Access to the full text of the entire article is only available to members of institutions that have purchased access. If you belong to such an institution, please log in or find out more about how to order.


Hausmann, Raoul (1886–1971) By Matheny, Lynn Kellmanson

DOI: 10.4324/9781135000356-REM1573-1
Published: 02/05/2017
Retrieved: 21 June 2024, from


Raoul Hausmann, the “Dadasoph,” was an active participant in the Dada movement in Berlin, authoring key manifestos, co-founding Club Dada, editing journals, and co-organizing the First International Dada Fair. He declared that Dada was “the only legitimate means of visual communication” and argued that “everyone who liberates his innermost tendency is Dadaist,” (Huelsenbeck 1993: 49). Arguably Hausmann’s most lasting impact on modernism is his development of the medium of photomontage. Hausmann saw the cutting and pasting of photographs as a movement away from the traditional materials of art and role of the artist. Pictures culled from mass cultural sources became the raw material for biting social critiques. By repurposing images from popular culture, Hausmann exposed their artificiality and challenged viewers’ assumption that photographs—and the ideologies behind them—are truthful.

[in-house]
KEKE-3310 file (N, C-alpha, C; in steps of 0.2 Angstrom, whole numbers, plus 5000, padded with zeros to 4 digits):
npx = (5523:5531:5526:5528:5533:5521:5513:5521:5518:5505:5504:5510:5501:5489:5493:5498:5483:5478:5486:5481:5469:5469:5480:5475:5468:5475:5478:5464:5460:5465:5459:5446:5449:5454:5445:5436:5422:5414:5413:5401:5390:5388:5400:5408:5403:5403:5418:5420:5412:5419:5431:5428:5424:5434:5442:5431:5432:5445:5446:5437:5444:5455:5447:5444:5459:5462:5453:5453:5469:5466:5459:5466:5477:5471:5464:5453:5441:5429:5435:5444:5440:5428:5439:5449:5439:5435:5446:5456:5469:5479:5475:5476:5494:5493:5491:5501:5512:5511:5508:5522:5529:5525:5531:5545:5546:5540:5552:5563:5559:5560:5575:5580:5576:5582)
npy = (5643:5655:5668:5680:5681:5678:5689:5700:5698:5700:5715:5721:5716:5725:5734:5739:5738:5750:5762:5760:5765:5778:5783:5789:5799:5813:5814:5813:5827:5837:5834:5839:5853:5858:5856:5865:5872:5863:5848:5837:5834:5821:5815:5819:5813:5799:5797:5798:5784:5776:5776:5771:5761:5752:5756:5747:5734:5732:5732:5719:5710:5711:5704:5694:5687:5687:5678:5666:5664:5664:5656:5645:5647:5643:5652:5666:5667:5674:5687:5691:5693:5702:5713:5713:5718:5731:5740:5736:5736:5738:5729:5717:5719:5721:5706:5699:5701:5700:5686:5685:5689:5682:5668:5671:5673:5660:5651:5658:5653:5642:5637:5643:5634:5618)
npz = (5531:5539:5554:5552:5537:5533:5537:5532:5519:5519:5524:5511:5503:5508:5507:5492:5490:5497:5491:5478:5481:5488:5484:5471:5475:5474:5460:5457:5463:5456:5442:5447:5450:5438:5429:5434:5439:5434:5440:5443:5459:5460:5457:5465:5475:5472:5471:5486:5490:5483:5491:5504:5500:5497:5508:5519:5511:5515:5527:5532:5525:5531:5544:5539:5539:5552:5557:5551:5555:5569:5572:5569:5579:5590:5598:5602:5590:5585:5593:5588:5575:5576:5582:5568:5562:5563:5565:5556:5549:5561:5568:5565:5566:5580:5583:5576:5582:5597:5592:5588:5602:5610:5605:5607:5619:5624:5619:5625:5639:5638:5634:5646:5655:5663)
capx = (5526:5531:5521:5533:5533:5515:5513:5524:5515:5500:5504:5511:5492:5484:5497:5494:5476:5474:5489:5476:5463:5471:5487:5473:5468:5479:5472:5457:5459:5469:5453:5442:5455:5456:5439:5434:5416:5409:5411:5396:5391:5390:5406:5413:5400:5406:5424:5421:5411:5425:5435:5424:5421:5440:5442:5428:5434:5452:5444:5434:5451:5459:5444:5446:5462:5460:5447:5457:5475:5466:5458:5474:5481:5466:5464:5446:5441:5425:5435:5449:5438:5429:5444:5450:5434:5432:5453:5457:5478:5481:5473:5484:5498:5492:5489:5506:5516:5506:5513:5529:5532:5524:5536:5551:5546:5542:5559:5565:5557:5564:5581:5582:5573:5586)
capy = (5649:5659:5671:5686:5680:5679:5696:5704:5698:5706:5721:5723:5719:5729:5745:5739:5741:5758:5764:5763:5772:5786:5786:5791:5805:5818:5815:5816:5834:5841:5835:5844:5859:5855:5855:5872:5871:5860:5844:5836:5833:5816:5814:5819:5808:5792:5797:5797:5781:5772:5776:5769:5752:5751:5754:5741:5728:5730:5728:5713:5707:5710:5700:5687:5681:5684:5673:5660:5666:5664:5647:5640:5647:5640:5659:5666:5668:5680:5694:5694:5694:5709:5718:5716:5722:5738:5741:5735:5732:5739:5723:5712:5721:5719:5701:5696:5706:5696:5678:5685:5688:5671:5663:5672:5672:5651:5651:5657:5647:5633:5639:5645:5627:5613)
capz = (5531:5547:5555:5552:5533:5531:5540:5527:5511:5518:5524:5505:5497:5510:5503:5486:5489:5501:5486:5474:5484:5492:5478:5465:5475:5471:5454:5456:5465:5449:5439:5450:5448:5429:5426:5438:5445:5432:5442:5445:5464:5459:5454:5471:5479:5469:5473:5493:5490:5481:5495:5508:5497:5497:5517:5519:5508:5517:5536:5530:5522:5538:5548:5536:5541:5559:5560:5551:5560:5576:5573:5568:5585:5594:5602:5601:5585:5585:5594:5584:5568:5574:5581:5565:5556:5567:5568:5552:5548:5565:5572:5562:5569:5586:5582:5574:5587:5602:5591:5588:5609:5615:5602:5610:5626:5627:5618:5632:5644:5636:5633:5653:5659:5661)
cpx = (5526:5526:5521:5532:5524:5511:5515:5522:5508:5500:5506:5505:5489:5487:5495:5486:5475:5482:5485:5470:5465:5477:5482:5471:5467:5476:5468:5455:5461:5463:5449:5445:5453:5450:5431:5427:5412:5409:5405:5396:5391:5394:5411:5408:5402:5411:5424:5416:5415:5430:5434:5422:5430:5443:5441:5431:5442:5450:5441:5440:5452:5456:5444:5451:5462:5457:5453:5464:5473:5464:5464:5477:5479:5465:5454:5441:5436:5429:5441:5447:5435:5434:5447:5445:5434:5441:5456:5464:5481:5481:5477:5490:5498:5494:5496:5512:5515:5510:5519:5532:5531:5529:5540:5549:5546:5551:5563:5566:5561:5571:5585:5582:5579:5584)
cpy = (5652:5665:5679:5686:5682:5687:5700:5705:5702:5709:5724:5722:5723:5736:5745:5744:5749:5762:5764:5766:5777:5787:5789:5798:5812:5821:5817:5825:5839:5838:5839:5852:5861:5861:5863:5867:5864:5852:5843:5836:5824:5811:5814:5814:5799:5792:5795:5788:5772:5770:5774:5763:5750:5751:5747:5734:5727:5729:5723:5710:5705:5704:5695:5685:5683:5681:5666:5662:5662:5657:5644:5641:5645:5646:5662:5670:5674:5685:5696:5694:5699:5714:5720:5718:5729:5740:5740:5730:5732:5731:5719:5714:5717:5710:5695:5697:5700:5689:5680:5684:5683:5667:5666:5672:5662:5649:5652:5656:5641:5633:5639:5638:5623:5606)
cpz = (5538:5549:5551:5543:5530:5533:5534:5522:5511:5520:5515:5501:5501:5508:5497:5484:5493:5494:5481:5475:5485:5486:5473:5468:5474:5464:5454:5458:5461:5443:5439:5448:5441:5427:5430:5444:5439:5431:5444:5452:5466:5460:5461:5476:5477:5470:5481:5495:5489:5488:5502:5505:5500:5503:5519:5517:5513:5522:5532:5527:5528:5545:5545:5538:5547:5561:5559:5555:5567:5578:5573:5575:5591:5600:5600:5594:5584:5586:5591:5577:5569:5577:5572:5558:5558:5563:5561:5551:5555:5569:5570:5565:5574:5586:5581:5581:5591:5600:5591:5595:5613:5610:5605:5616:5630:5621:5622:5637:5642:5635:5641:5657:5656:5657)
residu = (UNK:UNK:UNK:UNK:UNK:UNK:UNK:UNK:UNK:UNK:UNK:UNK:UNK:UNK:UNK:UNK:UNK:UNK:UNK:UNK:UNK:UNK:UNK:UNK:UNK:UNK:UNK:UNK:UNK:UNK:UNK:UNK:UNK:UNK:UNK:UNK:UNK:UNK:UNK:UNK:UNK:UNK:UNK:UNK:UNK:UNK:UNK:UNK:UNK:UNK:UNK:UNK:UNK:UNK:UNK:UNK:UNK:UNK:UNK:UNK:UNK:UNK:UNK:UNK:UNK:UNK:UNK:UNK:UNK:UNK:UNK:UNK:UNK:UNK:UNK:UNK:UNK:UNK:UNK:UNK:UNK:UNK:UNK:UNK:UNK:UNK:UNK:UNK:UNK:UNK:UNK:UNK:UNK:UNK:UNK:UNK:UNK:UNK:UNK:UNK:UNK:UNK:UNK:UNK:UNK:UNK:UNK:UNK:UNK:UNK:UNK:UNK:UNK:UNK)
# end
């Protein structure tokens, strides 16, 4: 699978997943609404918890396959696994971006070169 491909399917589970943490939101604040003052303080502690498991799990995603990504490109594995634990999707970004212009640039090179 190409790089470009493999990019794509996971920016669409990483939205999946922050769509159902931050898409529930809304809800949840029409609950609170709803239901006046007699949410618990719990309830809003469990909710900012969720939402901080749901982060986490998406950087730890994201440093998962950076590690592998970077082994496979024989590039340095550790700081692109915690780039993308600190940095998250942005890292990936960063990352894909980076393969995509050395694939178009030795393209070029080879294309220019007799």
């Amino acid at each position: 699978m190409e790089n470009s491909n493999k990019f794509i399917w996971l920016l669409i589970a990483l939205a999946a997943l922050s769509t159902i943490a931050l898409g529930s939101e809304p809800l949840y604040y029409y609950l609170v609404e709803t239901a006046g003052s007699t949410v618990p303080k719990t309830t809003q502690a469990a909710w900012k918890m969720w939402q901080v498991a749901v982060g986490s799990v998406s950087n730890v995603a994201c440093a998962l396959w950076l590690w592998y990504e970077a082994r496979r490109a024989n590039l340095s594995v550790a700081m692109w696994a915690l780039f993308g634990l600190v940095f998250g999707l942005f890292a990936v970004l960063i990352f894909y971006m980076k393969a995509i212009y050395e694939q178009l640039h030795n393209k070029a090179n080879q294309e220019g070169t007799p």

content locked



Article DOI



Citing this article:

Matheny, Lynn Kellmanson. Hausmann, Raoul (1886–1971). Routledge Encyclopedia of Modernism, Taylor and Francis,

Copyright © 2016-2024 Routledge.